Two of the main rules relating to the US’ comprehensive OTC derivatives regulatory overhaul have come into force, with the Commodity Futures Trading Commission (CFTC) stating that 65 firms are now provisionally registered as swap dealers.
The reforms, enacted under the Dodd Frank Act, seek to improve transparency and reduce the systemic risk associated with the swaps market by requiring trades to be conducted on exchange, subject to central clearing and reported to newly created data repositories. The CFTC has oversight for index-based derivatives, interest rates, commodities and currency products, while the Securities and Exchange Commission covers regulated security-based derivatives.
As of 31 December, 65 domestic and international financial institutions that deal in OTC derivatives with US persons became registered as swap dealers, subjecting them to capital and margin obligations, record keeping requirements and business conduct standards.
In addition to the largest banks, the list of swap dealers includes Asian and European banks – such as Commerzbank, Macquarie, Société Générale and Bank of Tokyo Mitsubishi – despite the CFTC issuing a no-action letter that allows foreign-owned banks operating in the US a temporary exemption from the registration requirements.
The initial list of swap dealers exceeded the de minimis level of swap dealing activity that triggers the swap dealing requirement in October.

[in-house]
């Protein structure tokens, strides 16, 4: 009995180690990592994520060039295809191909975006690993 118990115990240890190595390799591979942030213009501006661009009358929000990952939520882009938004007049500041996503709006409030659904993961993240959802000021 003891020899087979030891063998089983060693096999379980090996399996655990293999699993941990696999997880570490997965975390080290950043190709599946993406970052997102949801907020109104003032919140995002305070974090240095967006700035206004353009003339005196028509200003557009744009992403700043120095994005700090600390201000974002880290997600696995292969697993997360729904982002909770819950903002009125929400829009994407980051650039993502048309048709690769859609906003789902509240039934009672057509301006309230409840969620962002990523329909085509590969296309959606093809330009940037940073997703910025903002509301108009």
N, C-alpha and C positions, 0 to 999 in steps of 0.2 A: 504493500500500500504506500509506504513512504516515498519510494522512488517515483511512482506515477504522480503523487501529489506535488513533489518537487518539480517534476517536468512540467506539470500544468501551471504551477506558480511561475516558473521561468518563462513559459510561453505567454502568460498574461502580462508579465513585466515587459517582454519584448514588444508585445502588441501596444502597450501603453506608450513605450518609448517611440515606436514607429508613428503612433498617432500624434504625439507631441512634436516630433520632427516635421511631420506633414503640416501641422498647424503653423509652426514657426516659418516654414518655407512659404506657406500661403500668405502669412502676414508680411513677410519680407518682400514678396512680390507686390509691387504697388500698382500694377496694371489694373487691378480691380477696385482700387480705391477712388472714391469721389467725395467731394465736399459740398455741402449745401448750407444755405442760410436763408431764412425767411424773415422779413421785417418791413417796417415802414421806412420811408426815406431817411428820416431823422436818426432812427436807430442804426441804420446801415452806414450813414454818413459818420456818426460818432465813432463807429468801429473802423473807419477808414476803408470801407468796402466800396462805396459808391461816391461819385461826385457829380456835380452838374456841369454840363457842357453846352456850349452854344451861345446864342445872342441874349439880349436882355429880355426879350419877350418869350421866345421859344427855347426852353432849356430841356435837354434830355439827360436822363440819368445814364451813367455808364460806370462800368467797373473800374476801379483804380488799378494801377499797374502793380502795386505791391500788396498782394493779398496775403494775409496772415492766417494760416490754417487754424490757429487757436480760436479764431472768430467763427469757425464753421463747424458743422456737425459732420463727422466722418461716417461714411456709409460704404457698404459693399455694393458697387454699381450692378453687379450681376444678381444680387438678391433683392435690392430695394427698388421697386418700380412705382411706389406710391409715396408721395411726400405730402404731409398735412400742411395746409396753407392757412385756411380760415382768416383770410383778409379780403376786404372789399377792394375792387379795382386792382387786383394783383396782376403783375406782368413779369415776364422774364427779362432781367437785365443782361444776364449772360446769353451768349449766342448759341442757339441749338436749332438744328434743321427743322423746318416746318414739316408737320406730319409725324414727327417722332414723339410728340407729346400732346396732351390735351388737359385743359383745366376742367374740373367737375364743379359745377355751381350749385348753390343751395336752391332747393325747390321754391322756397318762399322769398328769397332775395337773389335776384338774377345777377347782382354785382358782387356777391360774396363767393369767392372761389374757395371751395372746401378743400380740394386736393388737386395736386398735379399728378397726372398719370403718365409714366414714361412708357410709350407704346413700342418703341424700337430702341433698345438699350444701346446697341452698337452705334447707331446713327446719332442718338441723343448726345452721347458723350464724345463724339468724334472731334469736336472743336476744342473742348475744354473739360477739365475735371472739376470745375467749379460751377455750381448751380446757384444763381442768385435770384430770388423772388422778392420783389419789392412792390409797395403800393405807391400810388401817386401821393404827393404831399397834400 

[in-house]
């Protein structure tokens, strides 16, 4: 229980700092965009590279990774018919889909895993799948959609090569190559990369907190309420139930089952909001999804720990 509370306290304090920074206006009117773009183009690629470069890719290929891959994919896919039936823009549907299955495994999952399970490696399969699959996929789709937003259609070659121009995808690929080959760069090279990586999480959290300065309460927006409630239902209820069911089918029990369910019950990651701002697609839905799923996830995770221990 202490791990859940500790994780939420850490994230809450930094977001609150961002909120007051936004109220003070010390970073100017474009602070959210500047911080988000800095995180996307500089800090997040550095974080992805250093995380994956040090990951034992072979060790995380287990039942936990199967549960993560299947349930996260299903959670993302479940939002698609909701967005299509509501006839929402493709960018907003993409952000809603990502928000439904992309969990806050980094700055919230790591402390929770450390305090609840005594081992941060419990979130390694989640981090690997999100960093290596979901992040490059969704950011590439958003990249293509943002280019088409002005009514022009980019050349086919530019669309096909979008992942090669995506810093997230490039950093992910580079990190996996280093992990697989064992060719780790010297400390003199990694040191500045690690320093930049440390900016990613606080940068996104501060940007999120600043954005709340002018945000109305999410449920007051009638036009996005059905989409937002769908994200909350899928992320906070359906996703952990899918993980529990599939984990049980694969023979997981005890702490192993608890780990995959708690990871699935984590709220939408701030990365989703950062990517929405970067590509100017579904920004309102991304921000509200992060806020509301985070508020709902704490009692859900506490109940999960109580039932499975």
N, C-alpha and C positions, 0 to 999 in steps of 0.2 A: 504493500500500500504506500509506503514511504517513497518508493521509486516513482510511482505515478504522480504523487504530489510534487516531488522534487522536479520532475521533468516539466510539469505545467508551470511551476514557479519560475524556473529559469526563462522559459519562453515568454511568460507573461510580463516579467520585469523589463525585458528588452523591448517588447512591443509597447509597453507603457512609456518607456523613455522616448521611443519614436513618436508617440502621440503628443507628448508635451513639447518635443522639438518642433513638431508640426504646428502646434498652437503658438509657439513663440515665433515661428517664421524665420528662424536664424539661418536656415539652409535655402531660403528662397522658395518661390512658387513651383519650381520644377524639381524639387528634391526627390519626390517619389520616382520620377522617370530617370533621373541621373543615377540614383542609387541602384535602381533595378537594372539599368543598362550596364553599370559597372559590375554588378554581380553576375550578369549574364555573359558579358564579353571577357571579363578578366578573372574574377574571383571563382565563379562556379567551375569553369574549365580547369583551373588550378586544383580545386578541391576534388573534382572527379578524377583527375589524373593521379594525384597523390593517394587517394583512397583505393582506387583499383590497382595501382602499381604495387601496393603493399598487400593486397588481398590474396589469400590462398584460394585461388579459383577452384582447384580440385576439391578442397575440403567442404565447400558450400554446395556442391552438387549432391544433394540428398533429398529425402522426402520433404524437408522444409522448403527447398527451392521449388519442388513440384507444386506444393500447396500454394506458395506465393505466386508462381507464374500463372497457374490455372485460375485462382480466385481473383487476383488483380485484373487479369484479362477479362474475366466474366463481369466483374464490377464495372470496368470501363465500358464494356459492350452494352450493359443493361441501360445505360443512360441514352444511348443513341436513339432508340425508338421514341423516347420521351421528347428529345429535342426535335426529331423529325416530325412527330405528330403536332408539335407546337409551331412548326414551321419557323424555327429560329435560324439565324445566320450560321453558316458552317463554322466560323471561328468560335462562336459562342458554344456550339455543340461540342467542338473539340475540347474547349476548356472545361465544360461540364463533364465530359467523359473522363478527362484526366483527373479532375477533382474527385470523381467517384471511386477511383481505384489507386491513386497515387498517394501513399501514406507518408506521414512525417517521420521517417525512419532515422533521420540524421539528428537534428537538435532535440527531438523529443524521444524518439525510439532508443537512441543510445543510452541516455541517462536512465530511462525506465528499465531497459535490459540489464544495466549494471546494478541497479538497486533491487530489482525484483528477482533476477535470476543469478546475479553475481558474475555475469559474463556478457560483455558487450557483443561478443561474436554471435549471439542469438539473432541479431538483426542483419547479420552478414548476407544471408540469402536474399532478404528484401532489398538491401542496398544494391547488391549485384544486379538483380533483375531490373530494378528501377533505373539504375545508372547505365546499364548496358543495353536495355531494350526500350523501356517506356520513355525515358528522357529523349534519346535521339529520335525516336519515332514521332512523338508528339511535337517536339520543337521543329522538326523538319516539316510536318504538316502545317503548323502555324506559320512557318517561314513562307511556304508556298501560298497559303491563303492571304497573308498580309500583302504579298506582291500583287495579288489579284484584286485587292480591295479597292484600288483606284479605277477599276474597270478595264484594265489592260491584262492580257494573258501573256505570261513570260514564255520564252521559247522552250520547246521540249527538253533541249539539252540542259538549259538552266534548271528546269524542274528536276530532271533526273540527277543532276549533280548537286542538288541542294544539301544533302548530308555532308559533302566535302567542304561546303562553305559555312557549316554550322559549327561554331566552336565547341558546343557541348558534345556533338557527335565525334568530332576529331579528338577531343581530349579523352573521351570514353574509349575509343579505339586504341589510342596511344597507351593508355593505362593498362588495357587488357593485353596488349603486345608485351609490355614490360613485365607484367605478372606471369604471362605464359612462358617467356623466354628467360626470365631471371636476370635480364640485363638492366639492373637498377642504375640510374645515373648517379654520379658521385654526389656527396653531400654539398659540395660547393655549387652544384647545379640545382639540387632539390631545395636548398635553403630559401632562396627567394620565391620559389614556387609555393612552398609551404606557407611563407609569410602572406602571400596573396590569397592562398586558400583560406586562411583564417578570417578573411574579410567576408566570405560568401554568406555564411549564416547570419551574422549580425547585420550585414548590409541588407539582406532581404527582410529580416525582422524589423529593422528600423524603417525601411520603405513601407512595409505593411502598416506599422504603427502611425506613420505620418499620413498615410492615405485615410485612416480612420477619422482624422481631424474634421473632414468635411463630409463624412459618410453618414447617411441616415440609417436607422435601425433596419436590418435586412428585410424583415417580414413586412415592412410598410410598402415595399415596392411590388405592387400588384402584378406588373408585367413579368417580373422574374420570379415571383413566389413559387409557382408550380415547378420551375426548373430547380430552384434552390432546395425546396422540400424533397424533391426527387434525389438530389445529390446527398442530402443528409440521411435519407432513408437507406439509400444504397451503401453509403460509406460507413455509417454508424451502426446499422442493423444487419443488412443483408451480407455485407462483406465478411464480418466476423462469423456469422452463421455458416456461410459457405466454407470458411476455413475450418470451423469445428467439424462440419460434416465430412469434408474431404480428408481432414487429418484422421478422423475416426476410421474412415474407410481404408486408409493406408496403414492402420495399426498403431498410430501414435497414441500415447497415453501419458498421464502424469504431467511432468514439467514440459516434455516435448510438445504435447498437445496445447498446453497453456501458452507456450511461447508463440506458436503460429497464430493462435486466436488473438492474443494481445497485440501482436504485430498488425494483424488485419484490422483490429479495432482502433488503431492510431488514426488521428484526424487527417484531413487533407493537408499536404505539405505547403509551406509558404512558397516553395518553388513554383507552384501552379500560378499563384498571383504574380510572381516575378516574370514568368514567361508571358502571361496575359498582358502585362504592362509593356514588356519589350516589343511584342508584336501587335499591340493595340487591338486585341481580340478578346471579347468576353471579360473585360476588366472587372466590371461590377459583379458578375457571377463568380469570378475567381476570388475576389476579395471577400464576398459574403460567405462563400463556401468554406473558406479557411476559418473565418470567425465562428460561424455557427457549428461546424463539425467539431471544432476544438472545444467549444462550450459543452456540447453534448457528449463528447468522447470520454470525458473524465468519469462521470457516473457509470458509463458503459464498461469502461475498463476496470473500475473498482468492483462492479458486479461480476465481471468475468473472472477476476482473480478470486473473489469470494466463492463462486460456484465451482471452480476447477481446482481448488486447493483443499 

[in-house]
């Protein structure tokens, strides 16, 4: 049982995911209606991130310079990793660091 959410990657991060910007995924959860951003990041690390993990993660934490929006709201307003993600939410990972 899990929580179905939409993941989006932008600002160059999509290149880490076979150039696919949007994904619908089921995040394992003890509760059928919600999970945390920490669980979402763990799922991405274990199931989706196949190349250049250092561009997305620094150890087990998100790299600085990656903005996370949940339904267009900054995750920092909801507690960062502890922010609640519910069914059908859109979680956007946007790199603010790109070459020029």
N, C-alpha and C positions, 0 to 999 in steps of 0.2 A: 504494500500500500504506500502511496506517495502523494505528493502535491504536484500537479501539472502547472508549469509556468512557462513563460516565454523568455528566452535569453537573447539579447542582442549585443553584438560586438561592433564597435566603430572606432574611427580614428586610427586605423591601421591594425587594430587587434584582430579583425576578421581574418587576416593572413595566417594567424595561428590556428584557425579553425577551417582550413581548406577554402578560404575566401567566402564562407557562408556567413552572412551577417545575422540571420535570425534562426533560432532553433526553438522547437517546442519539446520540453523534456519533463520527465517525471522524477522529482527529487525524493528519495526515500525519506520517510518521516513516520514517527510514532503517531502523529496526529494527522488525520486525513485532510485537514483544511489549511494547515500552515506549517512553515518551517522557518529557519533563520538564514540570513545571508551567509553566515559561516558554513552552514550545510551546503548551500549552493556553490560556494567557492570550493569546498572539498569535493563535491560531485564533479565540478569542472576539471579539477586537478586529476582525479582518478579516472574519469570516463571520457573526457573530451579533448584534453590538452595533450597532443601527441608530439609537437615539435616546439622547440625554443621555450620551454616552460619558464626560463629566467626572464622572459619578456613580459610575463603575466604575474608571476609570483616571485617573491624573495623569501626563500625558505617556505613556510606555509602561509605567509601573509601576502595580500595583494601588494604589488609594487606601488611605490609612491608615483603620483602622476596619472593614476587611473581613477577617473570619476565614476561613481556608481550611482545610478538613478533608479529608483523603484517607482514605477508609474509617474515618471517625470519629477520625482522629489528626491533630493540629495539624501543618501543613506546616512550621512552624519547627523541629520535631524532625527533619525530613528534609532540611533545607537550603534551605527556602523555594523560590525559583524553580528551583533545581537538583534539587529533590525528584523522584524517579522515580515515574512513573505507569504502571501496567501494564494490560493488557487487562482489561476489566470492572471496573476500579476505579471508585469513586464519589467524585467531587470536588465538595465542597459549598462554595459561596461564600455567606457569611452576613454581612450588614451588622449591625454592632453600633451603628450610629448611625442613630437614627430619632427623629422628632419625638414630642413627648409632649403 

Swap dealers and designated contract markets are also now required to begin reporting trades in interest rate and credit index swap instruments to swap data repositories (SDRs). So far, three entities – CME Group, the Depository Trust and Clearing Corporation and the IntercontinentalExchange – have obtained approval to operate SDRs. Clearing houses began reporting trades on 12 October last year and further reporting of swaps trades will be phased in over the coming months.
“With these historic reforms, the public, for the first time, can see the price and volume of swap transactions, just as it has benefitted from transparency for decades in the securities and futures markets,” said CFTC chairman Gary Gensler. “The public also will benefit as swap dealers now will be subject to common-sense standards for sales practices, recordkeeping and business conduct rules that will help lower risk to the rest of the economy.”